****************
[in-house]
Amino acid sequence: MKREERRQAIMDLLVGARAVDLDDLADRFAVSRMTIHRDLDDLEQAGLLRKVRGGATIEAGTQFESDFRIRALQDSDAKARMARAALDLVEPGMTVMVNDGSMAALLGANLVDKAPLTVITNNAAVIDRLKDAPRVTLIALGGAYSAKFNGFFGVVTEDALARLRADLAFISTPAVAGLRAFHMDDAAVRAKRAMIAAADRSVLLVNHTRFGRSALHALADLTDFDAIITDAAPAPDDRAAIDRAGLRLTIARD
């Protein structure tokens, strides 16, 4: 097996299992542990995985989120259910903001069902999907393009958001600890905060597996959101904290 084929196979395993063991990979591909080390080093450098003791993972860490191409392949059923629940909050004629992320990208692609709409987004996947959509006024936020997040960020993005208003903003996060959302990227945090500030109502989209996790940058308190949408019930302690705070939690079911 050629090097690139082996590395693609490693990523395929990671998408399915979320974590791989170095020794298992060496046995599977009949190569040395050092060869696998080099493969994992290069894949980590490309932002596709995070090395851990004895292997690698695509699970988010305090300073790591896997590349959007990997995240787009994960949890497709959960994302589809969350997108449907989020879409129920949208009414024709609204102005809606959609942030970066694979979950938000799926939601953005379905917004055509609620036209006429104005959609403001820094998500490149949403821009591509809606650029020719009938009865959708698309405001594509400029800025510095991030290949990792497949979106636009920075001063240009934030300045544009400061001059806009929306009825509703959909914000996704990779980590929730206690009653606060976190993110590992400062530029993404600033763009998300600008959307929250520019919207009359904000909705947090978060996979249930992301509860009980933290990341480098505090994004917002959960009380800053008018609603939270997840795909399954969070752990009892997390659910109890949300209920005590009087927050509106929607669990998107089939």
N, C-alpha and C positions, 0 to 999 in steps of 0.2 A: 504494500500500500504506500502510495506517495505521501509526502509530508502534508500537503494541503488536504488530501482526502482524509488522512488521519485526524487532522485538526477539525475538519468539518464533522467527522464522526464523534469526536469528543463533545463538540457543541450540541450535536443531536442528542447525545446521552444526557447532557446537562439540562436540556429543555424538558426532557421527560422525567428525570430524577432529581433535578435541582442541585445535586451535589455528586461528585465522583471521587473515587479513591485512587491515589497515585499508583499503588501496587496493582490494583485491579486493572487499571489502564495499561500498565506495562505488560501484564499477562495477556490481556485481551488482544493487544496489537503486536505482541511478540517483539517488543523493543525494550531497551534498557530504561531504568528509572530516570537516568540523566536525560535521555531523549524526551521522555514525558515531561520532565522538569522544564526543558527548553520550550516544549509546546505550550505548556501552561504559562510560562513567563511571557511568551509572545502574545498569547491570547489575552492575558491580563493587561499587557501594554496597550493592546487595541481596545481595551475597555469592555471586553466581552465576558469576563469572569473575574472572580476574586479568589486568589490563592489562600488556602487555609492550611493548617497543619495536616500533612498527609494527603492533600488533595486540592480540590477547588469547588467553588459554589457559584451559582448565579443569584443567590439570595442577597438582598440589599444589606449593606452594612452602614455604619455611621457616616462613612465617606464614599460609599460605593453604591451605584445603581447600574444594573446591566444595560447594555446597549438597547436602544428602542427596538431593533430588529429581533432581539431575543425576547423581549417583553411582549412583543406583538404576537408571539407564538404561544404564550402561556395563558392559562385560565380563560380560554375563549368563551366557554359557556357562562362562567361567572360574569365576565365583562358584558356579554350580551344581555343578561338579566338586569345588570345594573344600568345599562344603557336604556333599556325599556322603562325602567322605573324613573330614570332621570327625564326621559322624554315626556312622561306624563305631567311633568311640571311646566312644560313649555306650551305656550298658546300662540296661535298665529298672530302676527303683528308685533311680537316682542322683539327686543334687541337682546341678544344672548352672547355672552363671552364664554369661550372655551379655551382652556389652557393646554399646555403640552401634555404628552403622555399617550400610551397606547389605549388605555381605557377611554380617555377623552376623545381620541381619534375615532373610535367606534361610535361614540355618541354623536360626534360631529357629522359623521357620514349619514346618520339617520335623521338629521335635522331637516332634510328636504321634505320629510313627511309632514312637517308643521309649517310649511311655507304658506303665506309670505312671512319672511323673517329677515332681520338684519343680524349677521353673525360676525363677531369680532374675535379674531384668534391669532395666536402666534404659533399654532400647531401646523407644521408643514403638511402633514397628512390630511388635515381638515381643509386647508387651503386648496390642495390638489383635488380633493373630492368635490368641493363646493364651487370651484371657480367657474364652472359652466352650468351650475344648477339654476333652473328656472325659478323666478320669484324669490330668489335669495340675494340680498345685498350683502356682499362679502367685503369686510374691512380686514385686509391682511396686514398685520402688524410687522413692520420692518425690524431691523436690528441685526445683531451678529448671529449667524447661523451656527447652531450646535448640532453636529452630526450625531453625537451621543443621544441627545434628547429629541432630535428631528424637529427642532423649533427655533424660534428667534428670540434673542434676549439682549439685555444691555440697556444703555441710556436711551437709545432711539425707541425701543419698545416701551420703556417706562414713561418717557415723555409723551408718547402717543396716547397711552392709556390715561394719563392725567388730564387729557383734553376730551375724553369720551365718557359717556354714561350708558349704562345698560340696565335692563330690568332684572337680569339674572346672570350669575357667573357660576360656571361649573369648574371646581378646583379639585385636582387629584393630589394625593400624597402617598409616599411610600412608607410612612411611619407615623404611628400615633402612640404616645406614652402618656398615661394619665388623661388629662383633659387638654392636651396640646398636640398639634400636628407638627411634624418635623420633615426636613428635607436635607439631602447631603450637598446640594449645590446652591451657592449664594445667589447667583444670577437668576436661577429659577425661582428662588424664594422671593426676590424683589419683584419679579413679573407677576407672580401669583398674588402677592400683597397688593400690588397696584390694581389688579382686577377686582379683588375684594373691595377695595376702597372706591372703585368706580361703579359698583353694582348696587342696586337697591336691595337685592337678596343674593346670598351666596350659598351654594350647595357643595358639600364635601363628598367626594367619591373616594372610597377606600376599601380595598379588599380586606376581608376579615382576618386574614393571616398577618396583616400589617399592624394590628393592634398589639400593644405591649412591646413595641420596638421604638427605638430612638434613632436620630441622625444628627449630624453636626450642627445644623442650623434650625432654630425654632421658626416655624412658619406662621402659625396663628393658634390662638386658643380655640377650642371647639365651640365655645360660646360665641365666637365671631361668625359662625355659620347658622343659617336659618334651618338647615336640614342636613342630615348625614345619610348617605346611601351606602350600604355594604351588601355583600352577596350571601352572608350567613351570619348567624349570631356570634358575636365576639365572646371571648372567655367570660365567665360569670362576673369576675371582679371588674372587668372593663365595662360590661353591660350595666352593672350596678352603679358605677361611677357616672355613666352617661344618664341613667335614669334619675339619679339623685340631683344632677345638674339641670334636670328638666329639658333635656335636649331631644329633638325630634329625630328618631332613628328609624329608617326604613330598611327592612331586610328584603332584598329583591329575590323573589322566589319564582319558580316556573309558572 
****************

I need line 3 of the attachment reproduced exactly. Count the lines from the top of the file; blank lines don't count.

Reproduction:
């Protein structure tokens, strides 16, 4: 097996299992542990995985989120259910903001069902999907393009958001600890905060597996959101904290 084929196979395993063991990979591909080390080093450098003791993972860490191409392949059923629940909050004629992320990208692609709409987004996947959509006024936020997040960020993005208003903003996060959302990227945090500030109502989209996790940058308190949408019930302690705070939690079911 050629090097690139082996590395693609490693990523395929990671998408399915979320974590791989170095020794298992060496046995599977009949190569040395050092060869696998080099493969994992290069894949980590490309932002596709995070090395851990004895292997690698695509699970988010305090300073790591896997590349959007990997995240787009994960949890497709959960994302589809969350997108449907989020879409129920949208009414024709609204102005809606959609942030970066694979979950938000799926939601953005379905917004055509609620036209006429104005959609403001820094998500490149949403821009591509809606650029020719009938009865959708698309405001594509400029800025510095991030290949990792497949979106636009920075001063240009934030300045544009400061001059806009929306009825509703959909914000996704990779980590929730206690009653606060976190993110590992400062530029993404600033763009998300600008959307929250520019919207009359904000909705947090978060996979249930992301509860009980933290990341480098505090994004917002959960009380800053008018609603939270997840795909399954969070752990009892997390659910109890949300209920005590009087927050509106929607669990998107089939």